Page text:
While African American men and boys have been the focus of many national protests and are disproportionately the victims of police violence, the largest number of victims continue to be white. What unites all of those who are killed or wounded by the police is that they are working class or poor and among the most vulnerable elements in society, including the homeless and those suffering from mental illness.
Since the urban rebellions of the 1960s, police forces across the US have been militarized, with the establishment of SWAT teams and the deployment of armored vehicles to crush any sign of opposition from the working class. Under Obama, record amounts of weapons and equipment were doled out to local police forces by the Pentagon under its so-called 1033 program, which was established by another Democrat, President Bill Clinton.
The fundamental cause of endless police violence is the capitalist system, which the police operate to protect and serve, along with all of the dire conditions it produces for the working class—poverty, social inequality and war. Police killings can be fought only through the unification of the working class in the US and internationally, across all artificial racial, ethnic and national lines, in the fight for a socialist society based on human need and not the profit interests of a rapacious ruling elite, which controls the entire political system and both big business parties.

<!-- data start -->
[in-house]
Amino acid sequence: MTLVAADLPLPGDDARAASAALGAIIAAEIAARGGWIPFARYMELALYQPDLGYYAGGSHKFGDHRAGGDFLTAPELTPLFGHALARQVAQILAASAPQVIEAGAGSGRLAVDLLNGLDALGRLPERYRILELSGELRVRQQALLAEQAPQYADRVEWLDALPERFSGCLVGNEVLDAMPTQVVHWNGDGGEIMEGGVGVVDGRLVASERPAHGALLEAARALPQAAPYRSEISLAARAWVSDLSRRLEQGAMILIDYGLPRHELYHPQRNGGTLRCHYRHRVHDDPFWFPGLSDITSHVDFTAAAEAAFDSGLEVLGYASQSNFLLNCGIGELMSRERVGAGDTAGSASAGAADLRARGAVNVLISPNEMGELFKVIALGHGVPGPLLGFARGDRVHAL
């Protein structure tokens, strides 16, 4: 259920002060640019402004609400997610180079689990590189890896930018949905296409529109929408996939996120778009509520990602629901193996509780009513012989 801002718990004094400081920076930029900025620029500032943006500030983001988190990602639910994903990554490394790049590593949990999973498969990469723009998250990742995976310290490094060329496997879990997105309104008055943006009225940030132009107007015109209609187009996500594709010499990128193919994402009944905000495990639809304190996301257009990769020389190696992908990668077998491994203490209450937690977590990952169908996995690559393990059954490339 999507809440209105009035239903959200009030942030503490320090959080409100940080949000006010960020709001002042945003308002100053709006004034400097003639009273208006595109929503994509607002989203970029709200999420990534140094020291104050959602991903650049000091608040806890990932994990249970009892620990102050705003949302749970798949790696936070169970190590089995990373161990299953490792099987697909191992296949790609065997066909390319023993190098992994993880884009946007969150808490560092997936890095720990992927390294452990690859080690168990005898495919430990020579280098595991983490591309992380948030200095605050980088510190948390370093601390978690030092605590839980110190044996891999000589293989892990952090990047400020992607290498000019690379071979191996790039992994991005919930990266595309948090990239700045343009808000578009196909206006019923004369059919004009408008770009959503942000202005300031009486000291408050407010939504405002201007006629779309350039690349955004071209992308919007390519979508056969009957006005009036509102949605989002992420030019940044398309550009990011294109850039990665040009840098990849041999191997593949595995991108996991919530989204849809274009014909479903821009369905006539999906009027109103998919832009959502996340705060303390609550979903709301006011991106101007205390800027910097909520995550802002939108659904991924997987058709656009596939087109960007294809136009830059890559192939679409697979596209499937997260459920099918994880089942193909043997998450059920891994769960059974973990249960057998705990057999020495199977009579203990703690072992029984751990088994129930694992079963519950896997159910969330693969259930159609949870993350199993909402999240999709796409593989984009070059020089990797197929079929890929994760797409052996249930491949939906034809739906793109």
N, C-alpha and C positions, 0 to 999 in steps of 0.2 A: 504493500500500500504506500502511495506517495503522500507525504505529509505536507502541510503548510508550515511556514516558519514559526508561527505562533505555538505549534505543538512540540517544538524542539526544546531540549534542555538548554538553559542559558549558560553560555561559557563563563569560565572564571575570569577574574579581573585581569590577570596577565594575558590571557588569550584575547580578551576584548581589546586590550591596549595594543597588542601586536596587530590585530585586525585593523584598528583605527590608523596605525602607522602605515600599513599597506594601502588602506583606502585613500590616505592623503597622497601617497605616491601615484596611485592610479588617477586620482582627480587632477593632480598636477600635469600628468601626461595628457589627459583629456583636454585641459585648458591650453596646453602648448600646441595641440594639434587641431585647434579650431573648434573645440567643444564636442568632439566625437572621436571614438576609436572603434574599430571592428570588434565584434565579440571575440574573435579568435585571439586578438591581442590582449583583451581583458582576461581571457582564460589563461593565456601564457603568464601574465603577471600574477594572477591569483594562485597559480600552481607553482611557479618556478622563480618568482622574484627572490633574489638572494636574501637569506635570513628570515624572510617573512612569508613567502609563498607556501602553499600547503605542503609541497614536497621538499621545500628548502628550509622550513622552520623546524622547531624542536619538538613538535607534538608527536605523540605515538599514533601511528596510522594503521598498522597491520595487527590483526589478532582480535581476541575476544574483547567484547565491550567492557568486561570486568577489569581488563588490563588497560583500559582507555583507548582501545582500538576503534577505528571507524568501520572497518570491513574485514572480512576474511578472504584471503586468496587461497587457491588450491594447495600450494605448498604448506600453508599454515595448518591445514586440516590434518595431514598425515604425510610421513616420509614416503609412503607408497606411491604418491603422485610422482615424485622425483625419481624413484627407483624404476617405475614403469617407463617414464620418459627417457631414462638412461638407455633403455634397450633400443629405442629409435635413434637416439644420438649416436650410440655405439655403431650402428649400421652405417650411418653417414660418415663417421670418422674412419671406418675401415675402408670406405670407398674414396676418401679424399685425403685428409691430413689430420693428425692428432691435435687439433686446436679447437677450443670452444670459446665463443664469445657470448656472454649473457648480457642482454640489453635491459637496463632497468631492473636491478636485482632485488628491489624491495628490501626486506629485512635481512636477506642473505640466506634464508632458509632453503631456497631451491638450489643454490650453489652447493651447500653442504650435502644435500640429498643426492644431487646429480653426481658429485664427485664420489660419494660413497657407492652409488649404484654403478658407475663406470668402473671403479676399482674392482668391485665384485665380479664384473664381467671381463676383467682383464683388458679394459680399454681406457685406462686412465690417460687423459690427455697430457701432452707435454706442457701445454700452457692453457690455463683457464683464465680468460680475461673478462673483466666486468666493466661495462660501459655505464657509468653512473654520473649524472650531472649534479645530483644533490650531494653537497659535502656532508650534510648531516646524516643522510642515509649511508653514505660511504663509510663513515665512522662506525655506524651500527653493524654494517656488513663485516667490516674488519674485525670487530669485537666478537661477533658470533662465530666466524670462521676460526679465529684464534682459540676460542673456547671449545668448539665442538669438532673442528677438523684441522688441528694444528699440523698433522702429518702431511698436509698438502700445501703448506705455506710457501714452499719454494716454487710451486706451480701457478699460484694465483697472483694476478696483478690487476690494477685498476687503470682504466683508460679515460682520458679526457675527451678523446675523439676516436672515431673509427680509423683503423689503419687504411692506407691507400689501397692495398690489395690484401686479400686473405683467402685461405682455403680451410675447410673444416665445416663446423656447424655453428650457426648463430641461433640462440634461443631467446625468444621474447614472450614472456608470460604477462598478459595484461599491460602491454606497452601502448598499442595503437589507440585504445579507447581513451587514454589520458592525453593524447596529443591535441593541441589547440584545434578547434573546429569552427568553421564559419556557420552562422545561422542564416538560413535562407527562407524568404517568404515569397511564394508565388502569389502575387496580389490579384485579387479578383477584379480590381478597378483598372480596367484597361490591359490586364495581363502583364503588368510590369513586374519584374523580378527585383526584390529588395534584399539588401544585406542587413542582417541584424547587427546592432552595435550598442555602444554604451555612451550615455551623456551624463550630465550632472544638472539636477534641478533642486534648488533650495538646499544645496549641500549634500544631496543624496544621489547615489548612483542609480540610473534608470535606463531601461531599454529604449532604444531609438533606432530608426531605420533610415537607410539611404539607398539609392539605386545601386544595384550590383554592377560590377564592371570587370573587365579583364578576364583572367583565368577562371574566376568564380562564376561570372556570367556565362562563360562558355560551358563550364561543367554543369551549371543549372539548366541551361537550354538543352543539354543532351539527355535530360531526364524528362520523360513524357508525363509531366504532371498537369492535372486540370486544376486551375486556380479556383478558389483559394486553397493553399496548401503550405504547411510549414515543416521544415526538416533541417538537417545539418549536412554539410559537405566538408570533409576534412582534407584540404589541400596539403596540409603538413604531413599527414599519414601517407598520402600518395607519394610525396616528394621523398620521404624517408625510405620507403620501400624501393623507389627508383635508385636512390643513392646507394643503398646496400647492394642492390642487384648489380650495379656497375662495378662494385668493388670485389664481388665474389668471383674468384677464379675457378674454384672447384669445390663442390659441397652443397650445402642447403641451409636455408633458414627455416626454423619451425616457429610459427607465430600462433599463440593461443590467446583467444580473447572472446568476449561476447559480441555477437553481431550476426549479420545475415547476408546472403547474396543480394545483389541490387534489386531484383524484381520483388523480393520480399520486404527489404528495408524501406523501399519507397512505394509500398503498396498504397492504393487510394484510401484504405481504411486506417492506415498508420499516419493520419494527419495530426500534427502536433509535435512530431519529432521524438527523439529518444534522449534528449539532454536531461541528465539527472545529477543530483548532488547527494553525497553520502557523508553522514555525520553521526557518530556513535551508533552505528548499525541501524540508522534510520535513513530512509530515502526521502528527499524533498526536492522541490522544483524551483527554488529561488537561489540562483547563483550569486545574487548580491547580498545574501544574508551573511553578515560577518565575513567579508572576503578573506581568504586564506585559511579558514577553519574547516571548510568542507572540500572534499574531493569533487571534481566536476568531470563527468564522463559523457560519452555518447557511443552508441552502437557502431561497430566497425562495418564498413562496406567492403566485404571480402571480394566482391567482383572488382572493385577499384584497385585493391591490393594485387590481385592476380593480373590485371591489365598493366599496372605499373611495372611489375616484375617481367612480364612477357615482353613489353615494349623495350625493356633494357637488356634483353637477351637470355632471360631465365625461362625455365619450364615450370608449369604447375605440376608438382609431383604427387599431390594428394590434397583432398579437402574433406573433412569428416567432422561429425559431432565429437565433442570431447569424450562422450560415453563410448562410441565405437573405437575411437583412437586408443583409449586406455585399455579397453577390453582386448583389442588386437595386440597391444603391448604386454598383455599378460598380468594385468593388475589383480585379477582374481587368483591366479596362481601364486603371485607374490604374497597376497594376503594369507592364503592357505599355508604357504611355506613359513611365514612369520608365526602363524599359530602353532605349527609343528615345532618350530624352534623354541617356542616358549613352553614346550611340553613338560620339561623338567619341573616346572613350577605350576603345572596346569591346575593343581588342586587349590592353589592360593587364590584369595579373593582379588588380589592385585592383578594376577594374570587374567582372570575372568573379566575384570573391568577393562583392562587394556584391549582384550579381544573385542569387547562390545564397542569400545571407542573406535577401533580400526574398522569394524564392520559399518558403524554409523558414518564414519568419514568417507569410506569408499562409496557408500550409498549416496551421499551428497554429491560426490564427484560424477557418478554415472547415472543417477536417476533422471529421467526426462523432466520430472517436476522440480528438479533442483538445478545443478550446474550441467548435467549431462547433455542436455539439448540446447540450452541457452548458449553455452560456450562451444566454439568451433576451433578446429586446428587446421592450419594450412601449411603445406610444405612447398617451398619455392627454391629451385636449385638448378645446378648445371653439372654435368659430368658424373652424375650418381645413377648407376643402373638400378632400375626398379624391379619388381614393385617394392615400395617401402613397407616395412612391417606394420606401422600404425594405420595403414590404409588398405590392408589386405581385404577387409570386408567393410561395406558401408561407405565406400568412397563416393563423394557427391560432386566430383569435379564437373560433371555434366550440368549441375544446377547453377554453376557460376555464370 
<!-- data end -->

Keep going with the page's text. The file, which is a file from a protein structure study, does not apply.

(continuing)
The author also recommends:
Behind the epidemic of police killings in America: Class, poverty and race: Part one
[20 December 2018]
Political lessons of the Ferguson whitewash
[26 November 2014]